A race between incumbent selectman Jeffrey Kristal and former selectman Tom Pachico provides the only contest at Tisbury’s town elections on Tuesday, April 26. An interview with the two candidates appears in today’s issue, April 21, of The Times.
The polls will be open from noon to 8 pm at the American Legion Hall opposite the Tisbury School.
Among new candidates for elected positions, Bruce Stelle seeks a seat on the board of health. Herbert Custer did not run for reelection.
Arthur D. Smith is running for one of three, three-year library trustee positions, along with incumbents Sandra Johnson-Pratt and Marilyn Wortman. Sharon Knipmeyer did not seek reelection. There is no candidate for a one-year library trustee position.
Janet Packer is running for the Tisbury School committee. She currently serves on the committee as an interim appointment through June 30 by the Tisbury selectmen to fill the unexpired term of former member Rebecca Cass, who resigned.
Moderator Deborah Medders, town clerk Marion Mudge, assessor Roy Cutrer, water commissioner David Schwab, and Martha’s Vineyard Land Bank commissioner Thomas Robinson are all incumbents running unopposed.
Planning board member L. Anthony “Tony” Peak seeks reelection to a five-year term and Jeffrey E. Thompson to a one-year term. Mr. Thompson currently serves on the board as the selectmen’s appointee to fill a slot left vacant by Peter Duart’s resignation.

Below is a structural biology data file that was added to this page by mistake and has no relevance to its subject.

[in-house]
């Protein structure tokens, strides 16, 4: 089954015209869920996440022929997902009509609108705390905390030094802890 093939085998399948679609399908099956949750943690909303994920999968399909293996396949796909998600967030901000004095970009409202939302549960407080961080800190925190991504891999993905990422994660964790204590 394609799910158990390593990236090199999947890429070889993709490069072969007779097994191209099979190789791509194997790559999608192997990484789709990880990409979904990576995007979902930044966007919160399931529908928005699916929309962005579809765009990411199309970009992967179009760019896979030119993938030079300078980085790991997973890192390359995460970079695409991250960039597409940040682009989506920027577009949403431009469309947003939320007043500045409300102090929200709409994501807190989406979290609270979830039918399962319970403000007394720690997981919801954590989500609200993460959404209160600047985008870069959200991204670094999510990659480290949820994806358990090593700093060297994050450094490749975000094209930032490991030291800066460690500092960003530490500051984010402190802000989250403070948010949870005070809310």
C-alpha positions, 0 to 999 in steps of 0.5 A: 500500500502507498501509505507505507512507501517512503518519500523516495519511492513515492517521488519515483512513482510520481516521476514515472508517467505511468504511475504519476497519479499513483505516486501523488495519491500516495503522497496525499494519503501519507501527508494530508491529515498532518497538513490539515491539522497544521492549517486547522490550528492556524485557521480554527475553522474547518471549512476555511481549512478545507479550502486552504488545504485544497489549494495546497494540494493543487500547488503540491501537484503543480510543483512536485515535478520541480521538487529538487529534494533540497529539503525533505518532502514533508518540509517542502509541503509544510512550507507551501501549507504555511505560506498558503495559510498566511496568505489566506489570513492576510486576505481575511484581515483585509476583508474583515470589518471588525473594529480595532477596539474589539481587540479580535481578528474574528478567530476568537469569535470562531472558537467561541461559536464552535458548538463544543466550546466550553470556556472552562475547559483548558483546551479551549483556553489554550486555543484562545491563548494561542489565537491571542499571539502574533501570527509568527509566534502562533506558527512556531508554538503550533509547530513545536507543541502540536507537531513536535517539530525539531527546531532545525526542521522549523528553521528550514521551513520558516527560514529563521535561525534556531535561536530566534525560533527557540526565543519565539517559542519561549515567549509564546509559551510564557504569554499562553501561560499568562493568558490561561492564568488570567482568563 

The finance and advisory committee has four open seats and three candidates. Chairman Larry Gomez, Jynell Kristal, and Mary Ellen Larsen seek reelection to three-year terms.
Public works commissioners Leo DeSorcy and David Ferraguzzi are running again for two three-year terms.
The ballot also includes two Proposition 2.5 override questions. Question one asks voters to allow the town to assess $85,000 more in real estate and personal property taxes to fund anticipated collective bargaining and employment wage and contract agreements for FY12.
Question two seeks voters’ approval to assess an additional $100,000 more in real estate and personal property taxes to begin funding part of Tisbury’s cost for other post-employment benefits (OPEB), that is, retiree healthcare and not pensions, beginning July 1, 2012.